Hundreds of species of field mice scamper about in meadows, woodlands, parks, fields and backyards throughout North America. And let's face it -- they're adorable -- tiny, fuzzy creatures with sparkling eyes and twitching noses that seem to beckon for a treat or a cuddle. But stop yourself before reaching for that little charmer. Field mice are known carriers of disease and disease vectors that can easily be passed to humans.
Field mice and other rodents are known carriers of hantavirus. Hantavirus is spread to humans through direct contact with rodents, their urine or feces, or by breathing dust contaminated by their urine or feces. According to the Centers for Disease Control and Prevention, bite transmission is possible but rare. Hantavirus infection can lead to hantavirus pulmonary syndrome, a serious, often fatal, respiratory disease.
Leptospirosis is a bacterium that spreads to humans when water or soil contaminated by the urine or semen of field mice or other rodents comes into contact with the eyes, mucous membranes or skin wounds. It can also be transmitted through the consumption of contaminated food or water. Without treatment, leptospirosis can lead to respiratory illness, kidney failure, liver damage, meningitis and death.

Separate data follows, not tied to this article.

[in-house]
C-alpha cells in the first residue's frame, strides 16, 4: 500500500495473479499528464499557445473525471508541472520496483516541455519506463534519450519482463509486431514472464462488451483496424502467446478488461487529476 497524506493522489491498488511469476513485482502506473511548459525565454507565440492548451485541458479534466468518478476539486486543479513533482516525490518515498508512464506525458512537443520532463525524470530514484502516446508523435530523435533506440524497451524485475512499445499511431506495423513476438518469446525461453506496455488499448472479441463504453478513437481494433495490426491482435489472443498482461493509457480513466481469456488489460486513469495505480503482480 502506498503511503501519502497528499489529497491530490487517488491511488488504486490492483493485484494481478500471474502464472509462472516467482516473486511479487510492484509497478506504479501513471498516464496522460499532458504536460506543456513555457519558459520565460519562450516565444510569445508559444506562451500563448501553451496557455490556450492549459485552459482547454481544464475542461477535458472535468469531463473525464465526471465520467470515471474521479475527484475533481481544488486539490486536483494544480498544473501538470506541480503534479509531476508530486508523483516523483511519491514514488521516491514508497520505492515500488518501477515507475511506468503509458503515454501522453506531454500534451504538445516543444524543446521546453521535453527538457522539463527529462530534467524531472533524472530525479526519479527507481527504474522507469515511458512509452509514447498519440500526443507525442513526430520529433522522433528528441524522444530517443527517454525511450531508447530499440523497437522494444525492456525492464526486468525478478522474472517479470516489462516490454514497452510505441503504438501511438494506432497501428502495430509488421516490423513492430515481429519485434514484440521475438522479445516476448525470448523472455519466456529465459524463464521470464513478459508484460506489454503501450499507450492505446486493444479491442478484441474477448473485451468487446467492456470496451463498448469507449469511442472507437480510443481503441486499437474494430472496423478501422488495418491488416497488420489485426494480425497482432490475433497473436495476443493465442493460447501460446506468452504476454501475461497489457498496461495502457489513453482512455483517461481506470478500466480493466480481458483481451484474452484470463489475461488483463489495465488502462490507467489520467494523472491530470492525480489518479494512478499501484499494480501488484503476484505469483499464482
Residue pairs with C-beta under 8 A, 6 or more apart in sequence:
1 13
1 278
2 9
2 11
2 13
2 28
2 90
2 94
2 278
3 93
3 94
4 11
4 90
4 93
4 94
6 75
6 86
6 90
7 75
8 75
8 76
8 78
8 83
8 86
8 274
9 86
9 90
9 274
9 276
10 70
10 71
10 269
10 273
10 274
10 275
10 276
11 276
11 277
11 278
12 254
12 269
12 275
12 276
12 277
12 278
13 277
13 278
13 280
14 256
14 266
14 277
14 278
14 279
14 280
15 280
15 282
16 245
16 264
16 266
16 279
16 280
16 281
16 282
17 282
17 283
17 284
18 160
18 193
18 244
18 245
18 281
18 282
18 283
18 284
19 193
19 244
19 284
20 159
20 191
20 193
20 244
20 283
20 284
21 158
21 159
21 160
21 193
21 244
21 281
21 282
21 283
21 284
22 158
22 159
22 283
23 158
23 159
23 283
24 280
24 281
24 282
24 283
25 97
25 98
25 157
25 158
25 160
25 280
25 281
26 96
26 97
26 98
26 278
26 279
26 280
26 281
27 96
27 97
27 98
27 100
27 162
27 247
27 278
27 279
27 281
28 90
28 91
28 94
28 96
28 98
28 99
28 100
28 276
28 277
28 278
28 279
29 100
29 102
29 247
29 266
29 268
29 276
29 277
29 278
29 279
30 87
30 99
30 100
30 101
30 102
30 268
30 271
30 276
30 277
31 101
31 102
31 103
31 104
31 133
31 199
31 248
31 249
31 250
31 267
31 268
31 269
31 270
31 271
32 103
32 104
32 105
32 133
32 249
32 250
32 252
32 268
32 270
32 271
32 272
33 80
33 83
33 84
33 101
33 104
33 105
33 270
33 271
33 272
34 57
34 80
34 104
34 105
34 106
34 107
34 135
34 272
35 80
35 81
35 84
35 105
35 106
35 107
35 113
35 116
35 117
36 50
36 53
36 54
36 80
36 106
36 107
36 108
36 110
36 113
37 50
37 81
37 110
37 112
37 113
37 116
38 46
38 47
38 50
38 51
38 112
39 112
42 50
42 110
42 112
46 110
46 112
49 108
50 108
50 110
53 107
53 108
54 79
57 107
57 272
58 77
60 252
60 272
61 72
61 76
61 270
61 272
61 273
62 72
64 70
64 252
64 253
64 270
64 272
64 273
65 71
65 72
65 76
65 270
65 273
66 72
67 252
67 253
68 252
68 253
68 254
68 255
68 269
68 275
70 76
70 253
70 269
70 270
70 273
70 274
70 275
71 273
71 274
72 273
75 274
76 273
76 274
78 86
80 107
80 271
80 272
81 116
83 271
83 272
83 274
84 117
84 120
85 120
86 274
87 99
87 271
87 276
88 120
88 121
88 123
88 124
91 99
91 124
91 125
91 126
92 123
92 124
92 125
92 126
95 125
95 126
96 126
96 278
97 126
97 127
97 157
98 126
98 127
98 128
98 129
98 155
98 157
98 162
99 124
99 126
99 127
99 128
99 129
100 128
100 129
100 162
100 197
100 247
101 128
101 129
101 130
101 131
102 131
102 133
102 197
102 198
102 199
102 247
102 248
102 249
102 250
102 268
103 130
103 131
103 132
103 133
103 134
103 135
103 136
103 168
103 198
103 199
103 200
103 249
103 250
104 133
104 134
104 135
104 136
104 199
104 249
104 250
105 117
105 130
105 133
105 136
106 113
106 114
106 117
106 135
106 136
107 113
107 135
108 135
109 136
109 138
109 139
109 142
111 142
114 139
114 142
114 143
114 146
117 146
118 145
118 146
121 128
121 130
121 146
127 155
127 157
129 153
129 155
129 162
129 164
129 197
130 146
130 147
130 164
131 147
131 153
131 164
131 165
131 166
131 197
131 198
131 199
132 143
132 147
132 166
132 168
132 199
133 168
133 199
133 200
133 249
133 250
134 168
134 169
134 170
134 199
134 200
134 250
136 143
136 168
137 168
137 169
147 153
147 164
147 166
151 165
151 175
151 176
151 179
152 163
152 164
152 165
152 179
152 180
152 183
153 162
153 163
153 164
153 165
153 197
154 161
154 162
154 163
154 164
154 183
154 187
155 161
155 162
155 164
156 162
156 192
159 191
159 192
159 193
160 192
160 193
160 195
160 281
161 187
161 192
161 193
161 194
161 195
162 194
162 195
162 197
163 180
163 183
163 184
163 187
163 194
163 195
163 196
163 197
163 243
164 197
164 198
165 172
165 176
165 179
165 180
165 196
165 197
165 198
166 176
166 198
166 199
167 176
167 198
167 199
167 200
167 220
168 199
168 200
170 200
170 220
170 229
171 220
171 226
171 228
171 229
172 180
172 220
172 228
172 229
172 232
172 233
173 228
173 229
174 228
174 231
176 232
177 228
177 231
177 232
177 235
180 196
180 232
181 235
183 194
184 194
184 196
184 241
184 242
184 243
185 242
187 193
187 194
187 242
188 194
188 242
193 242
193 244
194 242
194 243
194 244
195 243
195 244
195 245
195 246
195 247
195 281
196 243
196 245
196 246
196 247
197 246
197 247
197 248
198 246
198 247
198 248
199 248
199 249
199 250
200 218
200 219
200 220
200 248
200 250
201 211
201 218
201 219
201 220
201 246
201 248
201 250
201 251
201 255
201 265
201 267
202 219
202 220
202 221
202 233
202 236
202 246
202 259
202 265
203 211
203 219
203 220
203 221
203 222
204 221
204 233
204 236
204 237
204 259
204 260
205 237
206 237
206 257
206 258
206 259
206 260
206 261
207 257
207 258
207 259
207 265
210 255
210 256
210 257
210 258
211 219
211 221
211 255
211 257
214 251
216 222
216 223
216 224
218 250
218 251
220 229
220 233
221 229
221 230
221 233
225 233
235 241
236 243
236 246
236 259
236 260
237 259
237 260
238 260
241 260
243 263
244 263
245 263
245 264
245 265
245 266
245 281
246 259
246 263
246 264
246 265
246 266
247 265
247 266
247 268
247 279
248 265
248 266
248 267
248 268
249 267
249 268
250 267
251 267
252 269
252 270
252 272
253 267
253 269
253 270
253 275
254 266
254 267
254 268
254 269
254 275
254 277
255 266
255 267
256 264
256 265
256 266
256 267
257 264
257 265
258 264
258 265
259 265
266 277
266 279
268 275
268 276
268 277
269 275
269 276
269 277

Field mice can carry deer ticks, which are known vectors of Borrelia burgdorferi, the bacterium that causes Lyme disease. Borrelia burgdorferi is passed to humans via the bite of an infected tick. It's usually treatable with antibiotics. If left untreated, it can lead to joint disease, neurological disorders, heart rhythm irregularities and cognitive dysfunction.
LCM is a viral infection that manifests as aseptic meningitis or encephalitis. It's spread to humans through contact with infected rodents, their urine or feces, or by inhaling dust contaminated by urine or feces. It is possible, but rare, for the virus to be contracted via bite wounds. LCM-related illnesses are rarely fatal, but always require hospitalization and aggressive treatment.
Field mice often play host to fleas, which are known vectors of the bacterial infection murine typhus. According to the State of California Health and Human Services Agency, most cases of murine typhus in the U.S. occur in Hawaii, Texas and California. It's treatable with antibiotics, but can be fatal in the elderly or people with compromised immune systems.
Salmonellosis is a microscopic bacterium passed to humans via contact with rodent feces, most often through the consumption of contaminated food and water. It presents as severe gastroenteritis. Most people recover without treatment, but in severe cases hospitalization is required. If the salmonellosis spreads unchecked to the bloodstream and internal organs, it can be fatal.
Field mice and other rodents are known carriers of the bacterium Francisella tularensis, which causes the disease tularemia. Humans become infected by handling infected mice or their carcasses, via the bite of an infected tick or fly, inhaling airborne bacterium, or by consuming contaminated food or water. Symptoms of tularemia vary widely depending on the bacterium's mode of entry into the body. Although life-threatening, most cases can be successfully treated.
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